Thursday, January 3, 2013

2013 International Postage Price Hike

The United States Postal Service is raising its rates again.  Express mail, priority mail, parcel post, media mail, and international mail rates are all going up.  Most of the increases are around 3% to 6%.  The international rate increases are much higher.  On January 27, Priority Mail International will increase by 15.1%.  First Class International will increase by a staggering 58.3%.

The last time the international rates increased, USPS kept the First Class International (FCI) rates at decent levels but made the Priority Mail International (PMI) rates extremely expensive.  I came up with a strategy of splitting multiple book purchases into multiple packages in order to avoid the prohibitive PMI rates.  This prevented a few international buyers from abandoning their orders.

The upcoming increase to the FCI rates will likely discourage most all of my remaining international buyers from making future purchases.  FCI to Canada will increase from $5.75 to $10.55 for a package containing one book. The same package will increase from $11.60 to $16.25 to Australia and New Zealand.  A package weighing four pounds to Canada will increase from $15.95 to $27.35.  The same package to Australia and New Zealand will increase from $30.44 to $39.65.

I use the priority mail flat rate boxes to save on international postage costs for heavier packages. That is, I used to use them for heavier international packages.  Ever since last year's price increase, international buyers have avoided heavy packages.  Beginning January 27, the medium flat rate box to Canada will increase from $32.95 to $40.95. To Australia and New Zealand, the same package will increase from $47.95 to $59.95.

For at least the last year, I have made it a standard practice to absorb some of the cost of international postage in hopes of salvaging transactions.  That practice works only part of the time.  I will continue to absorb some of the cost, but even if I pay some of the cost, the rates will be still too high for most buyers. 

The only strategy I have left is to encourage buyers to save up their purchases so that we can fill up a medium priority mail flat rate box. Around four to five years ago, I had a regular buyer from Germany.  She would let me know which books she needed, and I would let her know as I acquired them.  We would wait until we had enough books to fill up a box, and then we would proceed with the transaction.  The postage for the flat rate boxes is high, but the savings is huge when compared to sending the books in separate packages.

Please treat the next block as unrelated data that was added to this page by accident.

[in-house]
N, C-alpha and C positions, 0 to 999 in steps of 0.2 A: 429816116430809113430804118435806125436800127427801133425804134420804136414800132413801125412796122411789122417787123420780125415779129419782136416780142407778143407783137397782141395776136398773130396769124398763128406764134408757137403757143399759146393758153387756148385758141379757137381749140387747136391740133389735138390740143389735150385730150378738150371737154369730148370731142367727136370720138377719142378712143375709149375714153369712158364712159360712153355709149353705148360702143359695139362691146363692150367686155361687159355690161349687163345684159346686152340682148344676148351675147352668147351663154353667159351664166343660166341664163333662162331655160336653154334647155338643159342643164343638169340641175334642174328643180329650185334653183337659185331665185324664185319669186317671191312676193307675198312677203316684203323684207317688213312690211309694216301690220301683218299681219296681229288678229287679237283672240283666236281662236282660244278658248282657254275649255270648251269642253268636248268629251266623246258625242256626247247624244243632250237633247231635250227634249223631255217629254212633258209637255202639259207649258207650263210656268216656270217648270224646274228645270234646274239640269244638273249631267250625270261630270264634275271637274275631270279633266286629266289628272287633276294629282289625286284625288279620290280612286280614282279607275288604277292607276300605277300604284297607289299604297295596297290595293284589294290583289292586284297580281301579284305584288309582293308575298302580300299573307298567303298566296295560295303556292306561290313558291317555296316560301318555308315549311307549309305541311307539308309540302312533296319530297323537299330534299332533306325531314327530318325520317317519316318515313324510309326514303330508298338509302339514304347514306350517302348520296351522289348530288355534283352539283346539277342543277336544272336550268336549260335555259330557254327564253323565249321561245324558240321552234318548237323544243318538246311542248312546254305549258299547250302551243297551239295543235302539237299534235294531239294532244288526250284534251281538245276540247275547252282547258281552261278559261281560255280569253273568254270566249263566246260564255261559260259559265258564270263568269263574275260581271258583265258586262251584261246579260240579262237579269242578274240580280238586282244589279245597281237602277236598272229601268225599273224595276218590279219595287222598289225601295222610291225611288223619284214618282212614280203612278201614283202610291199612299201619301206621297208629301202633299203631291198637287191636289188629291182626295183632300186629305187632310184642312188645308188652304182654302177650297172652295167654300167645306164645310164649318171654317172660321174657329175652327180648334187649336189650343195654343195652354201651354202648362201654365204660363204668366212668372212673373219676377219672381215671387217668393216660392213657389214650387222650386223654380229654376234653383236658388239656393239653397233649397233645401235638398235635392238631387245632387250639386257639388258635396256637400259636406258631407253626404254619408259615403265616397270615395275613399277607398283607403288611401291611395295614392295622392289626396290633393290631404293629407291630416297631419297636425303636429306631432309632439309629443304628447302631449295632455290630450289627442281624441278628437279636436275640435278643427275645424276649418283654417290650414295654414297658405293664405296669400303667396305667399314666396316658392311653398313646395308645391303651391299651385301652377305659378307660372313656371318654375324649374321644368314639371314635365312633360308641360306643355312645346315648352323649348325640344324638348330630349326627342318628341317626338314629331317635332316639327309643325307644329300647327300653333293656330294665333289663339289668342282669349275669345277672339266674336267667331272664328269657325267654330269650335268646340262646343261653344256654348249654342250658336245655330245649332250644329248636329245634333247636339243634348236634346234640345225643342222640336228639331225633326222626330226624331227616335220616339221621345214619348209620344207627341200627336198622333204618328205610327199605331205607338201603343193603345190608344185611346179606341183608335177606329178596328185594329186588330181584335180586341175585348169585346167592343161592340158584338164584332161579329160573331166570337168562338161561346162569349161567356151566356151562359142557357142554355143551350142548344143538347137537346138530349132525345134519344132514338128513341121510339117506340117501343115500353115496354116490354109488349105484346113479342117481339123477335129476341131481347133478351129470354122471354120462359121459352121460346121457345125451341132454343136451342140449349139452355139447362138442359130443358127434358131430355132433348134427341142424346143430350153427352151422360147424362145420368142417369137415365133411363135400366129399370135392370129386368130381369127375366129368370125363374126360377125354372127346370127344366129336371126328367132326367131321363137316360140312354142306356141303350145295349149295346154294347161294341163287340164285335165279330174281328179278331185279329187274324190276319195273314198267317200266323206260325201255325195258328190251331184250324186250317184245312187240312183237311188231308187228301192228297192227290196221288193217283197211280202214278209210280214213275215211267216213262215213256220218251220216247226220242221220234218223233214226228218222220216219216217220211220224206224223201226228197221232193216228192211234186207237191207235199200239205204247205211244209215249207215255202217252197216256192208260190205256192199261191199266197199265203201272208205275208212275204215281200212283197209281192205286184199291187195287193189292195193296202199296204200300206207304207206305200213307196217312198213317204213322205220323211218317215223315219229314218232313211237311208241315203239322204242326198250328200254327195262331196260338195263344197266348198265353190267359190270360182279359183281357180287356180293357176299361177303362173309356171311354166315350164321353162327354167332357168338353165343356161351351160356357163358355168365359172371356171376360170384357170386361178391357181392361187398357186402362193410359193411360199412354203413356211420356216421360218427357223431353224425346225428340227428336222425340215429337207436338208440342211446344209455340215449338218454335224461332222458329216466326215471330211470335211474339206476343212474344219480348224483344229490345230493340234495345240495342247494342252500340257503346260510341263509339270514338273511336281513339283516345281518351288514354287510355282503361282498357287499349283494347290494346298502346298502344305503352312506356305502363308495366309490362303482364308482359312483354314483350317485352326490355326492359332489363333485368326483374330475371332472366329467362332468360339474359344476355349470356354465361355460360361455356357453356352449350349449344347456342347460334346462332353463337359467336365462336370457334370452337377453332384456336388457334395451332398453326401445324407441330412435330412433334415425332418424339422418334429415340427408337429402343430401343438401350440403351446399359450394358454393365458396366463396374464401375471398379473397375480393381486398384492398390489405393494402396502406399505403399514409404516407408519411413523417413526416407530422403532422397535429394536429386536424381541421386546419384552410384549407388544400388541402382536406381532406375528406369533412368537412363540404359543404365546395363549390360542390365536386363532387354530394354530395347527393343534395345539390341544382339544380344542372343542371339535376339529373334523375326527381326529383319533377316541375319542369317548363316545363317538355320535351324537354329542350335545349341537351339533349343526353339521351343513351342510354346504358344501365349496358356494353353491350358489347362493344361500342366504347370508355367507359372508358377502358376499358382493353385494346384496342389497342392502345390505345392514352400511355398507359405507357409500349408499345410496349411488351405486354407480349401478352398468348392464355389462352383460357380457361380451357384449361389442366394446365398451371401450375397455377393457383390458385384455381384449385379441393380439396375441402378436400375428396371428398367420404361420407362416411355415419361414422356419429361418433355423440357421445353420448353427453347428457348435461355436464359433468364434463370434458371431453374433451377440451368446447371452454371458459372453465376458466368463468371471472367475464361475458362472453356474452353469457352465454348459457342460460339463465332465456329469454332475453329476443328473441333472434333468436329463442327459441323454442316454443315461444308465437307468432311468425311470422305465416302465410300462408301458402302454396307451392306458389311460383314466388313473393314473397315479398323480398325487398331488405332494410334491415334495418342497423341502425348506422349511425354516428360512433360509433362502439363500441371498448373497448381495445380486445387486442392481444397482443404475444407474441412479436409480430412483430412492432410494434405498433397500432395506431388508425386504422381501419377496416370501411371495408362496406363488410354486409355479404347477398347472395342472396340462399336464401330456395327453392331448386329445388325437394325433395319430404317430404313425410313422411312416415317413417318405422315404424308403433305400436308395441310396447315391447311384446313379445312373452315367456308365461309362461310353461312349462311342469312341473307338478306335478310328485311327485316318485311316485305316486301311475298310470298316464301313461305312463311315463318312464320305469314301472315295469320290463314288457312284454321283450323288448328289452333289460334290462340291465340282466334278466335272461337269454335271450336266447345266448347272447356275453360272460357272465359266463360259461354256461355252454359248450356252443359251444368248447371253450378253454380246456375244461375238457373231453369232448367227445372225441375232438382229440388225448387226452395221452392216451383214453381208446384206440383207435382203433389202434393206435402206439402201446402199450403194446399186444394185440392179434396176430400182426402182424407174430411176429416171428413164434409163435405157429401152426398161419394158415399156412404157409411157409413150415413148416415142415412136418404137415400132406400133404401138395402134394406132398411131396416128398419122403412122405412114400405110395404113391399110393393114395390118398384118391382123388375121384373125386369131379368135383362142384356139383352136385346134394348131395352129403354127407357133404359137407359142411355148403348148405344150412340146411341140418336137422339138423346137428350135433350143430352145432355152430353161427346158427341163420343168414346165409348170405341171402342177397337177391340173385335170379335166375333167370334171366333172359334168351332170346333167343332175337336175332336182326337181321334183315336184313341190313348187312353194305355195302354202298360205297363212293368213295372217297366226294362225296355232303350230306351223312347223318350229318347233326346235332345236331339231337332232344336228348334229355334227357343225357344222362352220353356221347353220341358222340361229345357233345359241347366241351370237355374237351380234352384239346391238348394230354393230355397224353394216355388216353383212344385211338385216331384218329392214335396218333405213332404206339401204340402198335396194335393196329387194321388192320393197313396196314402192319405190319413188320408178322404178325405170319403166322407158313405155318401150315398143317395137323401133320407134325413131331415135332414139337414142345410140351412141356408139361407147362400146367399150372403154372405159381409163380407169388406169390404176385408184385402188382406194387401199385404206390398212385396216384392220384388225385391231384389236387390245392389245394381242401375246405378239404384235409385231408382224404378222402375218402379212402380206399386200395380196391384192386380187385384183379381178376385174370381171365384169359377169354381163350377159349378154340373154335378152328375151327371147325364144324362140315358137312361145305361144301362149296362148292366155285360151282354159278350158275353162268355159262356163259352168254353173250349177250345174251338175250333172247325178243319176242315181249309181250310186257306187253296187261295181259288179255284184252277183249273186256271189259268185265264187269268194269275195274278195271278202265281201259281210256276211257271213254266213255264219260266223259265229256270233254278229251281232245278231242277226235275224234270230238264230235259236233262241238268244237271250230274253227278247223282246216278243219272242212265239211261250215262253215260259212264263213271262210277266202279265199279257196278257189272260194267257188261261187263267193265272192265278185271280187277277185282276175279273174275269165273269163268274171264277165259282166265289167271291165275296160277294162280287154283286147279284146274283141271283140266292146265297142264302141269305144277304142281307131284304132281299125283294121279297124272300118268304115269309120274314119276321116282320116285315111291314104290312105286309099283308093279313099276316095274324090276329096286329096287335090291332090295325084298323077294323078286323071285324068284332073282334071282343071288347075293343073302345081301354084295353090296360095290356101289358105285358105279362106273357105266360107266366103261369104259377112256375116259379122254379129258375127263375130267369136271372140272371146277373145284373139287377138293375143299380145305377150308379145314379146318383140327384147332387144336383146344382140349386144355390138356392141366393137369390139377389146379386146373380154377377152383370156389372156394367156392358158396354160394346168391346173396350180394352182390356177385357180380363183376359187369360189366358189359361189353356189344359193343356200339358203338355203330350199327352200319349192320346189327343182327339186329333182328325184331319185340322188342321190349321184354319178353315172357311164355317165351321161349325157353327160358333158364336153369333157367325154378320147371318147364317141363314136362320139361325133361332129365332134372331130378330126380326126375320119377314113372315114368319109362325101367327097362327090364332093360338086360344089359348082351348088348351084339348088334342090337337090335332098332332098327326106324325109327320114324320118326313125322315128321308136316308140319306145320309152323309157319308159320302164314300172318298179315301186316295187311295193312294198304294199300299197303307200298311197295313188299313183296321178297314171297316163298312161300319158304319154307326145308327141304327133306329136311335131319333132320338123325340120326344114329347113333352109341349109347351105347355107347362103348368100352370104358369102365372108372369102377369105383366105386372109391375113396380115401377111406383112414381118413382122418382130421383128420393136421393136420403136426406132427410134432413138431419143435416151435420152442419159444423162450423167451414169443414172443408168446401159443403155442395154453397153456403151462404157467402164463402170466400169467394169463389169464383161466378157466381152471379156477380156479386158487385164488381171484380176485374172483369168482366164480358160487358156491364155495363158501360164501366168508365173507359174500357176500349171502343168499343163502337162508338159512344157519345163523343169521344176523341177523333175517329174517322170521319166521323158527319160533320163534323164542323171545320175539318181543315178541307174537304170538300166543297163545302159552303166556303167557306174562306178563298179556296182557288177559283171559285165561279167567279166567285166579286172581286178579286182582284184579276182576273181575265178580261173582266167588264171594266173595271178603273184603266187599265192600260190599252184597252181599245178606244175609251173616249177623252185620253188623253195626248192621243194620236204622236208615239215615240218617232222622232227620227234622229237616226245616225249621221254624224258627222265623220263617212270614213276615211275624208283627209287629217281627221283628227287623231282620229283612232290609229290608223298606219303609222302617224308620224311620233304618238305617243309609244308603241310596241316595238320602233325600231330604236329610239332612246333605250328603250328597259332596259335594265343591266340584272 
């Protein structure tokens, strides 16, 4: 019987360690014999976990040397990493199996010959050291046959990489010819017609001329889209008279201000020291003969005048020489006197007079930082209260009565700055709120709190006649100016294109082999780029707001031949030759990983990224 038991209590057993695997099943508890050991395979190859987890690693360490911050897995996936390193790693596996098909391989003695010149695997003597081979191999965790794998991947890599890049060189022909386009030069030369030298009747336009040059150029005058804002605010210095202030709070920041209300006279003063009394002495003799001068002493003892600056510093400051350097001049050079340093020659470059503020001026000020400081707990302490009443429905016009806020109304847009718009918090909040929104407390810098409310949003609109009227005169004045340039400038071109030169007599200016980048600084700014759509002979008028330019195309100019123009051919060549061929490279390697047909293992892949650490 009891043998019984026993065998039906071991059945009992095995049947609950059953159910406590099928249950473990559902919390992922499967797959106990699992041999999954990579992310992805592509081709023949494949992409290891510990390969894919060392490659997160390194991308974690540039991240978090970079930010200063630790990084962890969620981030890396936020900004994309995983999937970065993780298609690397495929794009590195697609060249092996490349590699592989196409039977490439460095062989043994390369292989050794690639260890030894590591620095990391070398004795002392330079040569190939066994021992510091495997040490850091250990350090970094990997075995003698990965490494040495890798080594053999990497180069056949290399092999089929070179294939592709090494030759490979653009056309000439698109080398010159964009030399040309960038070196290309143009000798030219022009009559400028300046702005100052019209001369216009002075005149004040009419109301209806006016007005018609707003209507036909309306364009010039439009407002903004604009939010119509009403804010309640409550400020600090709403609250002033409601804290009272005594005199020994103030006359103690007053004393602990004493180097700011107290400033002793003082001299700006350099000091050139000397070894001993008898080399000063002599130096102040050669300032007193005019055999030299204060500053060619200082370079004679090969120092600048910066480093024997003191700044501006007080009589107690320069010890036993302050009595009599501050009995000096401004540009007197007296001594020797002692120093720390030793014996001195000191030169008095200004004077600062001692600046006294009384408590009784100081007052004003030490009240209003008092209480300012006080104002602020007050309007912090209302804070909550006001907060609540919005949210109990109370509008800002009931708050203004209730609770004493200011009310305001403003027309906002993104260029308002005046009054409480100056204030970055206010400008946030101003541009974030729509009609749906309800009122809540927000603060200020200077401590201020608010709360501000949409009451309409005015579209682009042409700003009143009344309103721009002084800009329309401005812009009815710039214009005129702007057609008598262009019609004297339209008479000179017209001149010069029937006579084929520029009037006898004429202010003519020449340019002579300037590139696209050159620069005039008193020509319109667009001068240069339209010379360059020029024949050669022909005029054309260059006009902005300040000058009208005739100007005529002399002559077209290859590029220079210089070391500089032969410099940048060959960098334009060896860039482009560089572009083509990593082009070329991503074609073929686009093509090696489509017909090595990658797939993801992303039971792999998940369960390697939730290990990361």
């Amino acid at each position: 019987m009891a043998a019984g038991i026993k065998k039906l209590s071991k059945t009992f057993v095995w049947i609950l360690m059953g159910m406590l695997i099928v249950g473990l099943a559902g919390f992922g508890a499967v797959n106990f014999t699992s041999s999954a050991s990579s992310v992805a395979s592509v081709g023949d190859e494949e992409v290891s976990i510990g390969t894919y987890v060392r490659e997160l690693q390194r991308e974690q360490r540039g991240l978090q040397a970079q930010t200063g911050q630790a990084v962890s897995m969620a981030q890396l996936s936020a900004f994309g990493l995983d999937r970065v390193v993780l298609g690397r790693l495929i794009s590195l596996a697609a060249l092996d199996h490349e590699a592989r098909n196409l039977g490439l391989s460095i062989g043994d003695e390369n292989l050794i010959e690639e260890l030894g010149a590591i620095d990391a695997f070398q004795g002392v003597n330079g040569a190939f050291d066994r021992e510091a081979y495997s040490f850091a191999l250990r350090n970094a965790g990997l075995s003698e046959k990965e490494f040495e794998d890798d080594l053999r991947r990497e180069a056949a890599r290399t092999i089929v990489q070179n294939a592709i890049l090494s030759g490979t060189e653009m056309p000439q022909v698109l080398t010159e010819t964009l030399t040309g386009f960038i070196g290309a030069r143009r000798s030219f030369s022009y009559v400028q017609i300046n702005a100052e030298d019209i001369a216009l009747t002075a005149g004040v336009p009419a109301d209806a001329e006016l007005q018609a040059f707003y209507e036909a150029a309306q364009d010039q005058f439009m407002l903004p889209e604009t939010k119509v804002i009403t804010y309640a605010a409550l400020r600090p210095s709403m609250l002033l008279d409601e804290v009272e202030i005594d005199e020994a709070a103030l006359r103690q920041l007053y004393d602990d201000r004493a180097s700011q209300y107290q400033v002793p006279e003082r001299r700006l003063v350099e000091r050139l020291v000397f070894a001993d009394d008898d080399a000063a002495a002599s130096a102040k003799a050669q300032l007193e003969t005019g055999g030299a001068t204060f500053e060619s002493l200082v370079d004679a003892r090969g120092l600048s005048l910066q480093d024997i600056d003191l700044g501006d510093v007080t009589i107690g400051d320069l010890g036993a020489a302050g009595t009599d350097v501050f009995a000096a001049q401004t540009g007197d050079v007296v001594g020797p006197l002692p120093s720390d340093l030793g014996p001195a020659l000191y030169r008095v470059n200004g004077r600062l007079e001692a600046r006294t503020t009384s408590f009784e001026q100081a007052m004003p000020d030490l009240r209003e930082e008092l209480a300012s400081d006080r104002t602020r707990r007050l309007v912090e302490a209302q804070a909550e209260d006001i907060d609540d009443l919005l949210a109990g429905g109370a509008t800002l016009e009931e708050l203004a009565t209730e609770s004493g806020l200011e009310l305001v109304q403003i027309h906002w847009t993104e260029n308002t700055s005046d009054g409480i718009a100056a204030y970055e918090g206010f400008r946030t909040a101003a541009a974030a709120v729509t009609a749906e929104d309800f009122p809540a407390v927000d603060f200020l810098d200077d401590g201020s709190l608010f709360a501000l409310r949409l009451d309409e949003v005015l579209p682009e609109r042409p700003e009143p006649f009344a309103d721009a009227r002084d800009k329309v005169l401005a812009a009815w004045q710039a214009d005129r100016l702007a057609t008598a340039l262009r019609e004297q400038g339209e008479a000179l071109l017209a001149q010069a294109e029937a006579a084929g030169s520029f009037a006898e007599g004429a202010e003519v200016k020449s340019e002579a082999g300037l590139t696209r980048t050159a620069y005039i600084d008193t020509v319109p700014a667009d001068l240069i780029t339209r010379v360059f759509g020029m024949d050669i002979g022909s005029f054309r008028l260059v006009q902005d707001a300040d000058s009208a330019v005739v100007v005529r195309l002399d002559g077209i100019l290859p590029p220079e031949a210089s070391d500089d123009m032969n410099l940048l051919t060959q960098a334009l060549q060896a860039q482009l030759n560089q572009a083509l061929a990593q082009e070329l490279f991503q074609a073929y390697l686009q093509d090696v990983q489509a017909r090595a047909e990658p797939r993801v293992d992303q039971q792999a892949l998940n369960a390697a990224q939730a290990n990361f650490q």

Let's consider how many books will fit in a medium flat rate box.

With the books flush against the top and bottom of the box, as many as 15 Grosset and Dunlap picture cover editions will fit in the box.  I prefer to leave room between books and the sides of boxes, but I make exceptions for these packages.  The postage savings is enough that the risk is worth it, in my opinion.  Of course, what you see above is staged and not a package that would be mailed.  I always wrap books in stretch wrap and fill empty spaces with paper.

The above package would weigh about 10 pounds.  The flat rate box would cost $40.95 to Canada and $59.95 to Australia and New Zealand.  The regular priority mail rate without a flat rate box would be $49.40 to Canada and $78.30 to Australia and New Zealand.  So, the flat rate box does save in postage for the same weight sent in a regular box.  But consider the savings over purchasing the books in individual transactions spaced over a number of months.

If the books were mailed in 15 separate packages to Canada, the total cost would be $158.25.  If the books were mailed in 15 separate packages to Australia or New Zealand, the total cost would be $243.75.  By grouping multiple purchases into one transaction and mailing in one flat rate box, the buyer can save a huge amount in postage costs.

If an international buyer can afford to buy a bunch of books at once, then this would be a way to keep the postage cost at a reasonable amount per book.  The drawback is that the buyer would have to have enough money saved in order to complete the transaction.  Most buyers do not want to do that, but if any are open to the idea, then I am willing to help.  Also keep in mind that I will cover at least some of the postage cost. 


Rhodie Wallace said...

What happened to the fourth book in the Arden Blake series, "The Hermit of Pirate Light", that is mentioned at the end of the third volume?

Jennifer said...

It was never published. The Burt company was probably sold before it could be published. It's too bad, because I would have liked to have read it!